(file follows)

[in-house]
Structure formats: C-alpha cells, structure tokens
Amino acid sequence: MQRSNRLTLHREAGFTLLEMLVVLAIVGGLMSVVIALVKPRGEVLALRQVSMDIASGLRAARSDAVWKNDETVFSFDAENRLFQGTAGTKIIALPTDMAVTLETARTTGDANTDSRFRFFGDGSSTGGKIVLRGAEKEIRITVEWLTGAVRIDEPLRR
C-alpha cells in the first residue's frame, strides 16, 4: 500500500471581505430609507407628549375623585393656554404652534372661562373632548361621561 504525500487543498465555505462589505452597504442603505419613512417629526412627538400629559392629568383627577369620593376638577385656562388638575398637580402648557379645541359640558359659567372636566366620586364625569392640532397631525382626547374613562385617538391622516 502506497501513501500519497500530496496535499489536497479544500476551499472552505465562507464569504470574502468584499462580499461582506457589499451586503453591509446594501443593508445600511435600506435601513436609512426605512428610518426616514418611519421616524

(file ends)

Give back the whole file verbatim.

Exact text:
[in-house]
Structure formats: C-alpha cells, structure tokens
Amino acid sequence: MQRSNRLTLHREAGFTLLEMLVVLAIVGGLMSVVIALVKPRGEVLALRQVSMDIASGLRAARSDAVWKNDETVFSFDAENRLFQGTAGTKIIALPTDMAVTLETARTTGDANTDSRFRFFGDGSSTGGKIVLRGAEKEIRITVEWLTGAVRIDEPLRR
C-alpha cells in the first residue's frame, strides 16, 4: 500500500471581505430609507407628549375623585393656554404652534372661562373632548361621561 504525500487543498465555505462589505452597504442603505419613512417629526412627538400629559392629568383627577369620593376638577385656562388638575398637580402648557379645541359640558359659567372636566366620586364625569392640532397631525382626547374613562385617538391622516 502506497501513501500519497500530496496535499489536497479544500476551499472552505465562507464569504470574502468584499462580499461582506457589499451586503453591509446594501443593508445600511435600506435601513436609512426605512428610518426616514418611519421616524